On a hot August day in Denver, just a few hours before a vote at the Pepsi Center made Sen. Barack Obama the Democratic Party’s nominee for president, liberal activists gathered less than two miles away at the Central Presbyterian Church for a forum on economic justice and ending poverty.
A man strummed on an acoustic guitar inside the sanctuary, which was temporarily decorated with antiwar and pro-impeachment banners, all helping to make the facility live up to its name: Progressive Central.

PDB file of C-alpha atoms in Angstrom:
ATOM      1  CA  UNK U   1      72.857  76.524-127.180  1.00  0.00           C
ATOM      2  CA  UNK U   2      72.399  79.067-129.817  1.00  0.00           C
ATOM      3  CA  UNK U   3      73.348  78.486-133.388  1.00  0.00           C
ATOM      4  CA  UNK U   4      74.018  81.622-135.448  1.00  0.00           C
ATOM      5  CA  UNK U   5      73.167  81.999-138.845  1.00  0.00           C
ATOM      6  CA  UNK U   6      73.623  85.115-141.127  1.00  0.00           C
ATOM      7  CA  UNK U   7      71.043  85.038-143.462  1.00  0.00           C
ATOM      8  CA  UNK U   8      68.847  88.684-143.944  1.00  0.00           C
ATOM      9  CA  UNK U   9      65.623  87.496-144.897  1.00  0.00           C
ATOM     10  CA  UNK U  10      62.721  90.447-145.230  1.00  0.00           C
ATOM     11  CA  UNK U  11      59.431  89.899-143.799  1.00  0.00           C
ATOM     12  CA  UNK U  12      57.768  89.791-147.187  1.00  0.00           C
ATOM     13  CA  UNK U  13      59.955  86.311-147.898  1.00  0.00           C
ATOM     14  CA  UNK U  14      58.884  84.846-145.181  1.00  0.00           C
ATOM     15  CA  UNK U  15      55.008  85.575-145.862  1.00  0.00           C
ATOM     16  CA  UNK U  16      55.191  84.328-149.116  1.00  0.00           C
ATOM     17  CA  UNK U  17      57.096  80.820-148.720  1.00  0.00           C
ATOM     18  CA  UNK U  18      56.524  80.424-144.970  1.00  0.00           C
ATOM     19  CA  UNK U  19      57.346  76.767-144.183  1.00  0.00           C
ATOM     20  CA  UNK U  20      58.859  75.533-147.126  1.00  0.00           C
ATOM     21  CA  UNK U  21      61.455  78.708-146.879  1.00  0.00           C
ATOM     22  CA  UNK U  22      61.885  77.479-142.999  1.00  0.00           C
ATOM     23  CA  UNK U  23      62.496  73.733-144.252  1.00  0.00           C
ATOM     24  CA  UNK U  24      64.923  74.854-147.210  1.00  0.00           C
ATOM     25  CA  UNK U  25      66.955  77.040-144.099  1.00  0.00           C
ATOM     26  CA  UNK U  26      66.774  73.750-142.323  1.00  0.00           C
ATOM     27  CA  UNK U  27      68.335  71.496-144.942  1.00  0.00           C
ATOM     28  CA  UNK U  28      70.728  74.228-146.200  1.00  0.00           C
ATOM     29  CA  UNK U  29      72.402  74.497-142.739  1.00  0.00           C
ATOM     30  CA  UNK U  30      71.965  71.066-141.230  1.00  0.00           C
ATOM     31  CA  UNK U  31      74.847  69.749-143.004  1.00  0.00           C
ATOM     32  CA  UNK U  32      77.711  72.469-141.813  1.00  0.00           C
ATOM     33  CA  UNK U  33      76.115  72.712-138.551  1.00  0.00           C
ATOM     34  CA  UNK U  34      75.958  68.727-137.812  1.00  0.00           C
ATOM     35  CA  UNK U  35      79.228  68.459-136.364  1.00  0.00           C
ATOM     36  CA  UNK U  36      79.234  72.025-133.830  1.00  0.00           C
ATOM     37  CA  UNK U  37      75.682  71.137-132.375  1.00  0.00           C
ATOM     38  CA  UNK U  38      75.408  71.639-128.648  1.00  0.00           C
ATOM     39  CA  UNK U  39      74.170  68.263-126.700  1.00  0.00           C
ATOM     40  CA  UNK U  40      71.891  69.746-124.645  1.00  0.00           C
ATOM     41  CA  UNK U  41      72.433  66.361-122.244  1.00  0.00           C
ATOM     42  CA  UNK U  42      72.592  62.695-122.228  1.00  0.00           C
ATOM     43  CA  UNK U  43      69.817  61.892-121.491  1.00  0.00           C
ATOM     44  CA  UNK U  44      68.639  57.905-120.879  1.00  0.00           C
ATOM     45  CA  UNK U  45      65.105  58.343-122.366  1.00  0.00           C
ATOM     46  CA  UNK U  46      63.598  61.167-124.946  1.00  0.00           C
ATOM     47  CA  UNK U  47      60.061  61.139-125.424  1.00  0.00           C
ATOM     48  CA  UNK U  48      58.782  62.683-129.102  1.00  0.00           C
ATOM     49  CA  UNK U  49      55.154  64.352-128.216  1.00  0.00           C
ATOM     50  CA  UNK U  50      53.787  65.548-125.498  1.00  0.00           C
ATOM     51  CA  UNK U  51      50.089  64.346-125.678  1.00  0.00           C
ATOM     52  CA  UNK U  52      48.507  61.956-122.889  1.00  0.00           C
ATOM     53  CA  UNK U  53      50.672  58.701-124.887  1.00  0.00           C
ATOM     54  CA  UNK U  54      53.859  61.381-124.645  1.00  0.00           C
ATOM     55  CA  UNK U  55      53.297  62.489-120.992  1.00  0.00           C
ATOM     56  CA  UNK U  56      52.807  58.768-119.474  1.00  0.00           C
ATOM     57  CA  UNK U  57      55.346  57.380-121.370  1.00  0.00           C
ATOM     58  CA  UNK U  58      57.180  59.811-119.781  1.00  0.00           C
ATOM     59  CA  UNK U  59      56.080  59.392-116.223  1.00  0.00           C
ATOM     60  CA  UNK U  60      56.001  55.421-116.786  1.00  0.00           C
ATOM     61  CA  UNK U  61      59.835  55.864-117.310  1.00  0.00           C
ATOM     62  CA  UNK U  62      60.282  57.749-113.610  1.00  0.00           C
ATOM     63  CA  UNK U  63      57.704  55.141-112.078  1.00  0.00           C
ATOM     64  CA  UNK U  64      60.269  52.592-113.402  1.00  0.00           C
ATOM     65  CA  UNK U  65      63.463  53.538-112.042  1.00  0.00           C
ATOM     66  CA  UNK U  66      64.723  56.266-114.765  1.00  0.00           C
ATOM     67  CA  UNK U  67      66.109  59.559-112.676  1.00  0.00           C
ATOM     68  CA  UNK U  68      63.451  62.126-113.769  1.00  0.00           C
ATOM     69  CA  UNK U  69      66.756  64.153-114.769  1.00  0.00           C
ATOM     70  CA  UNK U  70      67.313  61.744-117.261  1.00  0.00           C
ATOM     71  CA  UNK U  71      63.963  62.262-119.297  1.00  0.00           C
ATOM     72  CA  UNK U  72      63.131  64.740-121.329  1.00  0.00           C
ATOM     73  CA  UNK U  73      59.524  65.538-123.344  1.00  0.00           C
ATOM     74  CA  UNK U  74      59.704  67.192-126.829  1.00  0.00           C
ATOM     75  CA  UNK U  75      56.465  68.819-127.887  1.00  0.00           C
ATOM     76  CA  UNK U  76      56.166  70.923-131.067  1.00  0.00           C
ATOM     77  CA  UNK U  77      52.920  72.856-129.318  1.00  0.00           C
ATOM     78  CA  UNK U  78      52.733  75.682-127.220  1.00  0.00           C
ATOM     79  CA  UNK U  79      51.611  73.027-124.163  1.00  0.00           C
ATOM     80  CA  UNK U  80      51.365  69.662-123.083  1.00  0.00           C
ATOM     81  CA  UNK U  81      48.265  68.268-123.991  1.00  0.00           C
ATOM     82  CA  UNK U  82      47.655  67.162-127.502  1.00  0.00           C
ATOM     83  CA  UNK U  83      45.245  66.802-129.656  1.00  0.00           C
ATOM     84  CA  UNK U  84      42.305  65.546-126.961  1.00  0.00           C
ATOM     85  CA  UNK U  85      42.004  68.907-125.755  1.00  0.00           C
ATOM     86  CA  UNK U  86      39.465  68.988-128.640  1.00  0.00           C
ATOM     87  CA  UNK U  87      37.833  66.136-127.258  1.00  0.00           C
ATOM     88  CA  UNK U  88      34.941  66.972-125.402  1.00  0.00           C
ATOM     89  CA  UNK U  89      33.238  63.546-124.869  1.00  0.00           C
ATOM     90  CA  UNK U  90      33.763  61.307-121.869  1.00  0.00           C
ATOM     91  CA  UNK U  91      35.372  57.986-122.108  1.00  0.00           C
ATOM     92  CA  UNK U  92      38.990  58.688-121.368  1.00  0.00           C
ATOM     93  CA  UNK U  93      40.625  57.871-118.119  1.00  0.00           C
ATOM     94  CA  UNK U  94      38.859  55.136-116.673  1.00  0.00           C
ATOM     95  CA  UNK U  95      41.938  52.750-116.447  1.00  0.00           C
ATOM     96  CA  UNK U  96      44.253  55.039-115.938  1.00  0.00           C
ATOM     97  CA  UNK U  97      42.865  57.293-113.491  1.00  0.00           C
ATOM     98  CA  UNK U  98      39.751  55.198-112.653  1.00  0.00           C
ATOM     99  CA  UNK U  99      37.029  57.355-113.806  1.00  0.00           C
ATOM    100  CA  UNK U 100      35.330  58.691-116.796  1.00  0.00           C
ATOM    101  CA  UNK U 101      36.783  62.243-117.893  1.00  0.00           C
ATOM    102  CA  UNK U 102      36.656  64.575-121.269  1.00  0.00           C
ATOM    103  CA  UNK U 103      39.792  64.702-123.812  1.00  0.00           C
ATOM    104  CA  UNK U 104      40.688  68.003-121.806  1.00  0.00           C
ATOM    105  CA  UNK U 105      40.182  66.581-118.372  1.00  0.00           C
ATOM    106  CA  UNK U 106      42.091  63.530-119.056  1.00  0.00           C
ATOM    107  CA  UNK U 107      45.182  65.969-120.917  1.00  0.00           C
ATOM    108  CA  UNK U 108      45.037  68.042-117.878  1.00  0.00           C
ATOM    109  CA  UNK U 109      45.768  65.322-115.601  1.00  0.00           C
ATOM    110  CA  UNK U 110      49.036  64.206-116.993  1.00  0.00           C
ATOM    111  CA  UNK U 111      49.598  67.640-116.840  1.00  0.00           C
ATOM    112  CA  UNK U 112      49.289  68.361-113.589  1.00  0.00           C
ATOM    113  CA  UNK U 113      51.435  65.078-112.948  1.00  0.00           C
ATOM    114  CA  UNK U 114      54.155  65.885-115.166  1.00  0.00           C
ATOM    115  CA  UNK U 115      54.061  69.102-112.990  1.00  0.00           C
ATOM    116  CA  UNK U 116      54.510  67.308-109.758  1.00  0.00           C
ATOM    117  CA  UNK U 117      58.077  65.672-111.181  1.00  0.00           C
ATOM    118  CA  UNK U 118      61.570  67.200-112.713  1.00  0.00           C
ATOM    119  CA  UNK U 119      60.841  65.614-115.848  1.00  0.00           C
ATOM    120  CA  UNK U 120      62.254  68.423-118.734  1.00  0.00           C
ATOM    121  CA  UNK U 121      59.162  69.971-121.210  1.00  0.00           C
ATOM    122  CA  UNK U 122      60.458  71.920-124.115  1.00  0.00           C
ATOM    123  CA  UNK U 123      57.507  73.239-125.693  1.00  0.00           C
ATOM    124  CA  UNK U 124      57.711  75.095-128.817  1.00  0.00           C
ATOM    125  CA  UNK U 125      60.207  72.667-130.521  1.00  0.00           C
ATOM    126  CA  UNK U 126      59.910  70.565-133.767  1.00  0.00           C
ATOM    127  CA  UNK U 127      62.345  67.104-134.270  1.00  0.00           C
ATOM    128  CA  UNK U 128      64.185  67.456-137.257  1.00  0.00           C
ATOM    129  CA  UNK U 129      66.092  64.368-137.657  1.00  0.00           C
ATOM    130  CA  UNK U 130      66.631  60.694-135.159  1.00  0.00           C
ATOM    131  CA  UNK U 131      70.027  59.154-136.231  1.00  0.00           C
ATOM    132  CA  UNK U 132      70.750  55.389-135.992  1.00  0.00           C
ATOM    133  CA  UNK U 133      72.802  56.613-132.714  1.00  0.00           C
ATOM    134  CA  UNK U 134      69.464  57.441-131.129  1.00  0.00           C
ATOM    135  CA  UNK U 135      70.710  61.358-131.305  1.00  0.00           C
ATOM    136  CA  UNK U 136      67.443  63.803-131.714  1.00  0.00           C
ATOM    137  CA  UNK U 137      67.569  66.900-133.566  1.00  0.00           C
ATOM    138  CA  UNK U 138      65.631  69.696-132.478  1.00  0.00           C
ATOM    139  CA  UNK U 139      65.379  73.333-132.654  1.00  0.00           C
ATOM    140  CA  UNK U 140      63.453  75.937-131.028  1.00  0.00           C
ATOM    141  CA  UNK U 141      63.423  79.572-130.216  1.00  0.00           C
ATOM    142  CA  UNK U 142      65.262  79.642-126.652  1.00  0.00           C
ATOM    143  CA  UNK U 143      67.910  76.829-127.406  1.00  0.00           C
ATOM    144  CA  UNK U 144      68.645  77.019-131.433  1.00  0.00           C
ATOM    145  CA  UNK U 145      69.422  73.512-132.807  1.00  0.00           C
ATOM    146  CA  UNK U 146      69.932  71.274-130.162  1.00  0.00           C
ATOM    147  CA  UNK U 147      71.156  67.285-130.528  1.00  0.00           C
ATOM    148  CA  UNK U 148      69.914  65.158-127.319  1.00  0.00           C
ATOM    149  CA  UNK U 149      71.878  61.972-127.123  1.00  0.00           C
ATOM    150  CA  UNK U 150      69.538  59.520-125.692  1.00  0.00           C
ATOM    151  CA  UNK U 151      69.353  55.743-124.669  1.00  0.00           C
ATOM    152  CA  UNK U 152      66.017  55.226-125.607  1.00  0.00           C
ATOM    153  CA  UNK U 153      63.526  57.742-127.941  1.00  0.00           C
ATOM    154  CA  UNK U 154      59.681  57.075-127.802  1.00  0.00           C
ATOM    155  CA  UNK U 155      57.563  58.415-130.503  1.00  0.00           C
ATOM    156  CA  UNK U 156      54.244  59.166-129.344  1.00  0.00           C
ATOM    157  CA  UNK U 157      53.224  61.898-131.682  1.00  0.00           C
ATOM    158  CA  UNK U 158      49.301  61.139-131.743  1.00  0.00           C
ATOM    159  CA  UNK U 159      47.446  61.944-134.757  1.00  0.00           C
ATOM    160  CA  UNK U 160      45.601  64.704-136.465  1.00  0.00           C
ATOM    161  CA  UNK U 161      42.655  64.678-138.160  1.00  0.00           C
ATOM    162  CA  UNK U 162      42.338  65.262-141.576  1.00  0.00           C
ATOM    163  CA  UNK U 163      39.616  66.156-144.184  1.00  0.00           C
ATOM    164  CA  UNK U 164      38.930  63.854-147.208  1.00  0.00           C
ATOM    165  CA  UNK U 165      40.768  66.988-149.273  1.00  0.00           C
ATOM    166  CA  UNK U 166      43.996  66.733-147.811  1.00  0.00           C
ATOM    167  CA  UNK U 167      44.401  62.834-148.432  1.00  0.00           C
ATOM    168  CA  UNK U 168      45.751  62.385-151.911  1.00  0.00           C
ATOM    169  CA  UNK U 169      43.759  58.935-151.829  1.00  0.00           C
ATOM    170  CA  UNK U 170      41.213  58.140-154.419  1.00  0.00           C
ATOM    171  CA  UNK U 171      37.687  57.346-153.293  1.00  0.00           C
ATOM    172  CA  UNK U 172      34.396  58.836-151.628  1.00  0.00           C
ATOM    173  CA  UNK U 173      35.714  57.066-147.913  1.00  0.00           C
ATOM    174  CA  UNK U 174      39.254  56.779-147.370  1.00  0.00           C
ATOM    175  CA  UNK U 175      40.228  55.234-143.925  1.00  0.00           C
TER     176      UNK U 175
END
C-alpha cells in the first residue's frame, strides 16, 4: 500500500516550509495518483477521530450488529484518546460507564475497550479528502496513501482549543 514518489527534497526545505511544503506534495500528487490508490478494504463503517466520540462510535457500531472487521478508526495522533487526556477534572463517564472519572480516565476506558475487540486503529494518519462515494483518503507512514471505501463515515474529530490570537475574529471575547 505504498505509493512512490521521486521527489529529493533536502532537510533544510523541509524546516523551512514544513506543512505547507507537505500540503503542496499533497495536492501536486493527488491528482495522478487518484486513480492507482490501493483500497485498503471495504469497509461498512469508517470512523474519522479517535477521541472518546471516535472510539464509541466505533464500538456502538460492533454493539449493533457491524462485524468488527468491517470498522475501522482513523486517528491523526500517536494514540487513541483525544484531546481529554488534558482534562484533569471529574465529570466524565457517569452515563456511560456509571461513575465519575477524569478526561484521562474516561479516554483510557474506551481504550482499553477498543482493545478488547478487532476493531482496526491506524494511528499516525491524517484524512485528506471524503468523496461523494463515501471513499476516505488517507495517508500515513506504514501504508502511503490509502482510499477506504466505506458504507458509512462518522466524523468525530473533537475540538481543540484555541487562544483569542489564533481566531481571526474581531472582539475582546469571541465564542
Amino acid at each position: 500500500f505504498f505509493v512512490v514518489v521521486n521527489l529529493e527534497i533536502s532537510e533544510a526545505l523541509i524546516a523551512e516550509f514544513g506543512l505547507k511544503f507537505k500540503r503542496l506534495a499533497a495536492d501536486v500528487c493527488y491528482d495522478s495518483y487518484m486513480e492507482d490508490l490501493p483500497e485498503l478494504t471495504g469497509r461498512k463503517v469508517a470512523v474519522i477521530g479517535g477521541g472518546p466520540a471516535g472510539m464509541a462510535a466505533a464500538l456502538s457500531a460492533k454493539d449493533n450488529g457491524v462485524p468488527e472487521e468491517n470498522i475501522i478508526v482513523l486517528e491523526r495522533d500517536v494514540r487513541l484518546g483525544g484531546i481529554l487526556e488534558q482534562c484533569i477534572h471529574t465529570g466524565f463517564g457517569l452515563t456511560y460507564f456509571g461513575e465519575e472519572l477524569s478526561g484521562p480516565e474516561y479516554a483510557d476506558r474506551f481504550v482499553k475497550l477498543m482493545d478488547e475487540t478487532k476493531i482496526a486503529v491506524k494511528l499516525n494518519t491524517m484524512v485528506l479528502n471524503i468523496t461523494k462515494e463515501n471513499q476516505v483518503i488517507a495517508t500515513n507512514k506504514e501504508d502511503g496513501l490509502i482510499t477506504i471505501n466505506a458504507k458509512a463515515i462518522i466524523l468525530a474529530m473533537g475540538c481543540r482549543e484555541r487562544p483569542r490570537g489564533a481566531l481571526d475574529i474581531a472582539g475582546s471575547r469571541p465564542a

“I think we can be on the edge of an era in this country of bold, dramatic change equal to the Great Society and the New Deal,” Rep. Jim McGovern (D-Mass.) declared during the session that followed, as the scraggly bearded actor and activist Sean Penn listened from one of the pews toward the back. “We’re going to need people with the mindset to do big things. Ending poverty is not a tiny matter—it’s a big thing. Universal health care is a big thing. Making sure we eliminate hunger in this country is a big thing. These are big, big, things. They require big solutions. Not little baby steps, but big, bold, dramatic change.”